Saturday , July 24 2021

Burger King pulled out the NZ dining table ad after attacking China (VIDEO) Eat / Drink



The advertising got attention after Maria Mo, a new Zealand-based Korean origin, ridiculed the thread of the Burger King virus on Twitter.
The advertising got attention after Maria Mo, a new Zealand-based Korean origin, ridiculed the thread of the Burger King virus on Twitter.

BERGER, Apr 9 – Burger King pulled out a promotional video in New Zealand showing customers trying to eat burgers with mussels after it was surprising in China and demanding apology from the US fast food chain.

The video, placed on the franchisee's Instagram account, showed that Westerners with large-sized chop in each hand fought to eat the company's new Vietnamese Sweet Chilli Tendercrisp Burger.

Burger King said it asked the franchisee to remove the video immediately. Video was deleted from the Instagram account in the afternoon.

"The advertising in question is insensitive and does not reflect our brand values ​​for diversity and inclusion," Reuters said in a statement by Burger King.

Social media users in China demanded an apology, saying that the Burger King had exhausted the Asian customs and catering label. Today's afternoon microblogging platform Sina Weibo has seen more than 50 million times the hashtag Burger King apology.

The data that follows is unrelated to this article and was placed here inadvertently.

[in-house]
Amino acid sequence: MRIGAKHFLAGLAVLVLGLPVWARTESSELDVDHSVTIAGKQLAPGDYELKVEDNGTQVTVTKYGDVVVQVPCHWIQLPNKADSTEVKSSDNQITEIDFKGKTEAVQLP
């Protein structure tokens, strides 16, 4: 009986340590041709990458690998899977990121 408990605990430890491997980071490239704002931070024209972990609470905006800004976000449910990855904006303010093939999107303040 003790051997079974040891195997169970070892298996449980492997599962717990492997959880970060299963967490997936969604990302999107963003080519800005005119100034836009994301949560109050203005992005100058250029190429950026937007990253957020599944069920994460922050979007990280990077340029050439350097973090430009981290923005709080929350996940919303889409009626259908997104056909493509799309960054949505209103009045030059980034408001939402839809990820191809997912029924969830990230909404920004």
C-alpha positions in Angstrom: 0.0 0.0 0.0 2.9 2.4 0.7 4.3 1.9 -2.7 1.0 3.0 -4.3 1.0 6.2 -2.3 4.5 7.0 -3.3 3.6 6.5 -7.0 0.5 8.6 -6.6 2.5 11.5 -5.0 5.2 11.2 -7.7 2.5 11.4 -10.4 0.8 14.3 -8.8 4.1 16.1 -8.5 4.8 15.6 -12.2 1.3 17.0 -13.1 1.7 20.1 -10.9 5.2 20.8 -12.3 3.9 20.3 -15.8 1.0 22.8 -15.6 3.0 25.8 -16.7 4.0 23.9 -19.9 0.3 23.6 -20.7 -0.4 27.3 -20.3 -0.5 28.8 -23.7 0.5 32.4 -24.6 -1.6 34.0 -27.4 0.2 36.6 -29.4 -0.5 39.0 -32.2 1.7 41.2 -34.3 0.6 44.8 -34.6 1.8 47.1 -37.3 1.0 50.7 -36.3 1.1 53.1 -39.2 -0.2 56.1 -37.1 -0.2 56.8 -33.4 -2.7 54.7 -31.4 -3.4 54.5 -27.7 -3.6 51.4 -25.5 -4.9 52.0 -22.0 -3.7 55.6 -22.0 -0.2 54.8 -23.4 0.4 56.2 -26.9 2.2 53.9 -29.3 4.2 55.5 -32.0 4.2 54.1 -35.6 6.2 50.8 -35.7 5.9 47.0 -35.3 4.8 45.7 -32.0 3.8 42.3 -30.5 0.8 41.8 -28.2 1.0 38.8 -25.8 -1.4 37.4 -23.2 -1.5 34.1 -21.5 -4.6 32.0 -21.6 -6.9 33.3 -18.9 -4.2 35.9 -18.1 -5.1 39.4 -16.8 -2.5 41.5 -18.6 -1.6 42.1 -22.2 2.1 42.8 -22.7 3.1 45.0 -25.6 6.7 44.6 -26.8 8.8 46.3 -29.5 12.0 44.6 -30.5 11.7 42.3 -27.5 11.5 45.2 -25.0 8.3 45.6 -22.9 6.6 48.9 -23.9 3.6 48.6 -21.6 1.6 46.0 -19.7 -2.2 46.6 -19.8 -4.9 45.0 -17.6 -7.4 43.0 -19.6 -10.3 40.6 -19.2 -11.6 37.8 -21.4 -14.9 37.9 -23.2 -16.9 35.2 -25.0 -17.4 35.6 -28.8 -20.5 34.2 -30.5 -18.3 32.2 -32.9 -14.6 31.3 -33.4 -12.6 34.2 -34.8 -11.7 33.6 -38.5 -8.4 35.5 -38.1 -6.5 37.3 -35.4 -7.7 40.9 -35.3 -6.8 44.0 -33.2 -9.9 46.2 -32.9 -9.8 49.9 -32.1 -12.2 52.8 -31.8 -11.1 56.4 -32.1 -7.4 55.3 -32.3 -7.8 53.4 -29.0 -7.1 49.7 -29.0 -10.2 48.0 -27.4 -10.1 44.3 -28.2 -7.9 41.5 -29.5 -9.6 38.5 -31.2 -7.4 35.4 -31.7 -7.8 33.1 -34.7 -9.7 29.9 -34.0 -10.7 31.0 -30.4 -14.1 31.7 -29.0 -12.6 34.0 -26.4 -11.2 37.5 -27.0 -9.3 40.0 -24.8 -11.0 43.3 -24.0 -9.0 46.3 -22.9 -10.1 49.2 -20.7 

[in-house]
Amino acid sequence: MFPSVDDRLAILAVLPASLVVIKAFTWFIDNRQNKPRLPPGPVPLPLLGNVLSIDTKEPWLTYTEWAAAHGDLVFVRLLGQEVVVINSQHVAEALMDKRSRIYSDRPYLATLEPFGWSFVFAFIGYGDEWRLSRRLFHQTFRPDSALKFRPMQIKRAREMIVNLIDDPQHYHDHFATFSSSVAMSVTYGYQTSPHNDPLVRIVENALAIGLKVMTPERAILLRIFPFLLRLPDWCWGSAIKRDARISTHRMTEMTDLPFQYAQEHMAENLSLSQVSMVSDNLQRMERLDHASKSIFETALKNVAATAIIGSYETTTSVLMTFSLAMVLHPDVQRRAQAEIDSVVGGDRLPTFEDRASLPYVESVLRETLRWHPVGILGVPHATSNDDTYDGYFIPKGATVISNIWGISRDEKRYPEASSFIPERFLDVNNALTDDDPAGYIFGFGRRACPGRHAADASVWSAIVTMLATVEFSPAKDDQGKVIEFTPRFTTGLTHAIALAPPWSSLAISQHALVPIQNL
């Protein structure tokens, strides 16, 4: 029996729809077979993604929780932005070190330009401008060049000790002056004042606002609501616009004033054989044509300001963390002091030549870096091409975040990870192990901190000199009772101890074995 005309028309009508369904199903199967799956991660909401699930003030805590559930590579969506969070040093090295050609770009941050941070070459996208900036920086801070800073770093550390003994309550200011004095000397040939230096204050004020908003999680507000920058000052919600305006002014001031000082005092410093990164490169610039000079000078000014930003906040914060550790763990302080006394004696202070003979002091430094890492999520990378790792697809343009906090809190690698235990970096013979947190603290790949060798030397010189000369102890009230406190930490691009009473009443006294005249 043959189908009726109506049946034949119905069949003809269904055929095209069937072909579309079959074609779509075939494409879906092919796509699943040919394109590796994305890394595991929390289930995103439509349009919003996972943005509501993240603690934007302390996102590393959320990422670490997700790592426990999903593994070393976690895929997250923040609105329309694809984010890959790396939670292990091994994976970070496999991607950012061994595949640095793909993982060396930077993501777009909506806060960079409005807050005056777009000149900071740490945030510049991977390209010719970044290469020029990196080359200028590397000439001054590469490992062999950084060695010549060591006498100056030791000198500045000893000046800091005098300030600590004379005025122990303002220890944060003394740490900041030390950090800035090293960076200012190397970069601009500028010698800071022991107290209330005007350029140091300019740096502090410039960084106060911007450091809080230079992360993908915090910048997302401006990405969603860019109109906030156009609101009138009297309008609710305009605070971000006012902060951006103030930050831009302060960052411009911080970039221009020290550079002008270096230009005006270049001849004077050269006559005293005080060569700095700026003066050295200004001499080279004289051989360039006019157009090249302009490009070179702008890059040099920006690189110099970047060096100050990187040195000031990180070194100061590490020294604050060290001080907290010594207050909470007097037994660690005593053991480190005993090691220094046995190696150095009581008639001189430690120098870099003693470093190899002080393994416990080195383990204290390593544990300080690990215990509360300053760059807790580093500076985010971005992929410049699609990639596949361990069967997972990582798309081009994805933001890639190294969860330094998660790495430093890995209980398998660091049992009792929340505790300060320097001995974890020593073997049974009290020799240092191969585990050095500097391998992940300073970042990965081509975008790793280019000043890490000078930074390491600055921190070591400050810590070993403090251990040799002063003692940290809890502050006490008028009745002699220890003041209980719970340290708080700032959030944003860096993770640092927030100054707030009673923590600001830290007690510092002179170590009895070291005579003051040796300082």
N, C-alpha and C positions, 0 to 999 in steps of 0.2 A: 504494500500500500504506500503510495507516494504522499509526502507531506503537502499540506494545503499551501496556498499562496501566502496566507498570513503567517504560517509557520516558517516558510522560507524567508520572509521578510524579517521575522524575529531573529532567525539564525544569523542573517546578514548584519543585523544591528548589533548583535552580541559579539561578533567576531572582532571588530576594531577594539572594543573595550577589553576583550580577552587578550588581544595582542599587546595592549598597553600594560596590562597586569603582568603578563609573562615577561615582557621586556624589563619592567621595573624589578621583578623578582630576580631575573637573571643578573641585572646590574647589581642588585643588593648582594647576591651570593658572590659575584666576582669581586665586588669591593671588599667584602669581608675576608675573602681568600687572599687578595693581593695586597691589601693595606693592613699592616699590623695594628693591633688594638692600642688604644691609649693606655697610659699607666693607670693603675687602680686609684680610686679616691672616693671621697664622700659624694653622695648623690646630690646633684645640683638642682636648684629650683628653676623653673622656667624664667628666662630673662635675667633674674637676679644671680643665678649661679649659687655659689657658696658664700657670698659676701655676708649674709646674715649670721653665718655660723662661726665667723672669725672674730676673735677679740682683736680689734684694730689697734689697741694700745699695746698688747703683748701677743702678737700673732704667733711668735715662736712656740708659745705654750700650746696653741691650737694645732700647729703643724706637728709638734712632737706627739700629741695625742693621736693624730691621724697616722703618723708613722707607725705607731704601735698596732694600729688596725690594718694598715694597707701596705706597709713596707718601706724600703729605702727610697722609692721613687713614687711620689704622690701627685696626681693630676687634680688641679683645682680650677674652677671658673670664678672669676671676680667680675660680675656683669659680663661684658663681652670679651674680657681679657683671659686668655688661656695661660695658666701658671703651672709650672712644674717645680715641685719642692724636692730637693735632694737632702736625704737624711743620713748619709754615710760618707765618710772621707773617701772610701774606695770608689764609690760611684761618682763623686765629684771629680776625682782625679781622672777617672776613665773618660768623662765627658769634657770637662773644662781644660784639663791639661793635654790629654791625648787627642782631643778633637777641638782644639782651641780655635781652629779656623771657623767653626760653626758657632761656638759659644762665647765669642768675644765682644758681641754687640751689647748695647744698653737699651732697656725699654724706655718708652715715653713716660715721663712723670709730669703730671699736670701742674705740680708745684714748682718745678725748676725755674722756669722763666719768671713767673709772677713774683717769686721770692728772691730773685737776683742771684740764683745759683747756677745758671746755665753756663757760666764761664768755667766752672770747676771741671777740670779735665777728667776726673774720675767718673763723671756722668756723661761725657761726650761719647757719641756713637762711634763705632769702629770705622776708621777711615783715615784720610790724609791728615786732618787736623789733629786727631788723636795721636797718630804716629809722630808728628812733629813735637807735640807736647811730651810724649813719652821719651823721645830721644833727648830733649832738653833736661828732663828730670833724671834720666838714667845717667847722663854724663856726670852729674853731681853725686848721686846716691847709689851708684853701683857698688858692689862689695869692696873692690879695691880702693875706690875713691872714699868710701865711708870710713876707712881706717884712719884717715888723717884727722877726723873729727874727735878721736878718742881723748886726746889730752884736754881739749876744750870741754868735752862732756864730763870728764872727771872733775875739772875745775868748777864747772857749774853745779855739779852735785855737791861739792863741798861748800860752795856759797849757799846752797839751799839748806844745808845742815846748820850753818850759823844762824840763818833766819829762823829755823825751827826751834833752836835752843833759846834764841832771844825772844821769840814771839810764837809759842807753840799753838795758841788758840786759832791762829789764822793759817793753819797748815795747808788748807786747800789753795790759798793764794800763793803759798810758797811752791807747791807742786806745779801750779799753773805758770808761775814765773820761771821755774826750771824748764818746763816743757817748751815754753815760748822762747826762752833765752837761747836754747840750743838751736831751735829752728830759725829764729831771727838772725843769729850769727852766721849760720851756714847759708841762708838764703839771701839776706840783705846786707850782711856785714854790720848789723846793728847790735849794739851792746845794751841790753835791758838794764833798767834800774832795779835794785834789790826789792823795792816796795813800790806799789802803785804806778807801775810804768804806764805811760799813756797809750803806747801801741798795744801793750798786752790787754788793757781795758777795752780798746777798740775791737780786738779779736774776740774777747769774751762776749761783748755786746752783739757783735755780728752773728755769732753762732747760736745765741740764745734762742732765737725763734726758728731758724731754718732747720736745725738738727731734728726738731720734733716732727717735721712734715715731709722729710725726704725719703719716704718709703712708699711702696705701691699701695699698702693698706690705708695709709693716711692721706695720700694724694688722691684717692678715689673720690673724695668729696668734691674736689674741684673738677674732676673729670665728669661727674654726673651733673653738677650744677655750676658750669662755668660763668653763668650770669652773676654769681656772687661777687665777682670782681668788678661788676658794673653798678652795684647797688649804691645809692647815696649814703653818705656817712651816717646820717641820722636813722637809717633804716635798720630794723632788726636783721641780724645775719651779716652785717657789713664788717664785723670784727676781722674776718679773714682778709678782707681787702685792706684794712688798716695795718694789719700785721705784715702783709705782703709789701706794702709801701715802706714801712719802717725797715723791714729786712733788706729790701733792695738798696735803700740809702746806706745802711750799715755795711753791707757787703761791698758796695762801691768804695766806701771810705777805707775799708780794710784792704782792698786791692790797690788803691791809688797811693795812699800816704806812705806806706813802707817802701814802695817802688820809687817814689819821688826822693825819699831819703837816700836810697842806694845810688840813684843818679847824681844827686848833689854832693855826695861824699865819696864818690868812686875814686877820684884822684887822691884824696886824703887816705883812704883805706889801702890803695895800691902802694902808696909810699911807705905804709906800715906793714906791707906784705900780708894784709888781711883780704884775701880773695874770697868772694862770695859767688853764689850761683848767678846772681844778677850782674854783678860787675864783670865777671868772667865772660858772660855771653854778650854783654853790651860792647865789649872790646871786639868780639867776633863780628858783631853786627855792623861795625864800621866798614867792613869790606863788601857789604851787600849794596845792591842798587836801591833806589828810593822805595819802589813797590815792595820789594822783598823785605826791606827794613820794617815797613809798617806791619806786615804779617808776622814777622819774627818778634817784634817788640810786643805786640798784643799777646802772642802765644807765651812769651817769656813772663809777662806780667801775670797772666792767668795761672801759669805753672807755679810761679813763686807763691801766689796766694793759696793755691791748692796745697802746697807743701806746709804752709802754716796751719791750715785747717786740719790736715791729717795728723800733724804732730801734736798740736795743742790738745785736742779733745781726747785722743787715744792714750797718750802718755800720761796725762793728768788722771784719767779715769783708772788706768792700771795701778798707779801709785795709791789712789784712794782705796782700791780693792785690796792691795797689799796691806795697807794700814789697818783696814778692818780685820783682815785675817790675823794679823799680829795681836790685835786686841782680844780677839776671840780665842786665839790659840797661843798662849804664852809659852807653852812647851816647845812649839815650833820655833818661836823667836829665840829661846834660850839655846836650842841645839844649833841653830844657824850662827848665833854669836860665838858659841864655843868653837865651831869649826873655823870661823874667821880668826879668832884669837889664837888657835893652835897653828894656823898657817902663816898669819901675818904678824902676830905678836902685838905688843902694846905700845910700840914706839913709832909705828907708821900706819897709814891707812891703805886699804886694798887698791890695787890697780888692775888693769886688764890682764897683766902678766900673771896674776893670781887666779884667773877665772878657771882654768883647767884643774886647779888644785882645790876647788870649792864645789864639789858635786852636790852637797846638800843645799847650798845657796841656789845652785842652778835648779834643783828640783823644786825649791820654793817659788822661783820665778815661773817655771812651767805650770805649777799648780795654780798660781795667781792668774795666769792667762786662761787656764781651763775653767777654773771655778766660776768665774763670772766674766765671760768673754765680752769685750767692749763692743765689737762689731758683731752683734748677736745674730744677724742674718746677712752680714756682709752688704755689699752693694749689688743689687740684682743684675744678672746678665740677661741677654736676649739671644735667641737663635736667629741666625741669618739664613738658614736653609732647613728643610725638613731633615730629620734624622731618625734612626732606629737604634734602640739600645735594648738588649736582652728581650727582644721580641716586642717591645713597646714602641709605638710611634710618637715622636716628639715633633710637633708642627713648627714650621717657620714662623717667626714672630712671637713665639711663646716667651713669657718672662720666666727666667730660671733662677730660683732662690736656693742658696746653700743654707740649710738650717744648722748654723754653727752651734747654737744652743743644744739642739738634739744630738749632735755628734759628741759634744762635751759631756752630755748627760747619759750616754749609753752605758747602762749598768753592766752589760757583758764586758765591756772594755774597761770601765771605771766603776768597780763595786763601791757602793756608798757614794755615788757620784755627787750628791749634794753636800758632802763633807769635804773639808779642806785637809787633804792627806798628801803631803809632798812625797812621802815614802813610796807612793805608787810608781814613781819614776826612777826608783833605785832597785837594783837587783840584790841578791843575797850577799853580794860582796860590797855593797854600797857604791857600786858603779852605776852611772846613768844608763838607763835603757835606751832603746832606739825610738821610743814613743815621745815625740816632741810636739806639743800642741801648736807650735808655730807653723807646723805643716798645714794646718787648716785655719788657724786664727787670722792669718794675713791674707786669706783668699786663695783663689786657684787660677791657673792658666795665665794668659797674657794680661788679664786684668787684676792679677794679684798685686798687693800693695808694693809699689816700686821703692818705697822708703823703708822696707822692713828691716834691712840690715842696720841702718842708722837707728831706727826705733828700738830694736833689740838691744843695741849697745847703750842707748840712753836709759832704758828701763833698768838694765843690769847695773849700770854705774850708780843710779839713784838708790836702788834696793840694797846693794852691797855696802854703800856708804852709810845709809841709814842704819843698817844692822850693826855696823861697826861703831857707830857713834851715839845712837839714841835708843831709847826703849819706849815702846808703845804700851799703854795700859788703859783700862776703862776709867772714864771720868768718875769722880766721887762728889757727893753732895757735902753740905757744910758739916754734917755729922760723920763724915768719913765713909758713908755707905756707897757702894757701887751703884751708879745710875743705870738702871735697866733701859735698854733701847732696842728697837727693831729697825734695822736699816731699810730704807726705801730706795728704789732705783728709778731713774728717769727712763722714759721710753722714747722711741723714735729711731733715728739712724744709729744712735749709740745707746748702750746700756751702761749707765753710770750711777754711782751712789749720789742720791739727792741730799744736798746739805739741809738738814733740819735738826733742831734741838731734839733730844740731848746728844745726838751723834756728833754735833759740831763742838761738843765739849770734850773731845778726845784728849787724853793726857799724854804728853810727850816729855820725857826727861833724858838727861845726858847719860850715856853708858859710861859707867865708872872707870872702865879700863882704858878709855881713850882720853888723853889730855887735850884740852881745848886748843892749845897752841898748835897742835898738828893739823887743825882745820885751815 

The other companies, Burger King, which manages 1,000 stores in China, benefited from doubts.

“I am not sure if this is truly racial discrimination. But for the people who did the ad, there is no brain, ”said one commentator at Weibo.

The Chinese media compared the video with a video from the Italian luxury brand Dolce & Gabbana, which featured a Chinese model that fought to eat pizza and spaghetti with dining tables.

Dolce & Gabbana was forced to cancel a fashion show in China and social media users threatened to boycott the campaign. The co-founders of the brand later asked for forgiveness during the apology of the video.

Burger King is a subsidiary of Toronto listed Brands International. – Reuters


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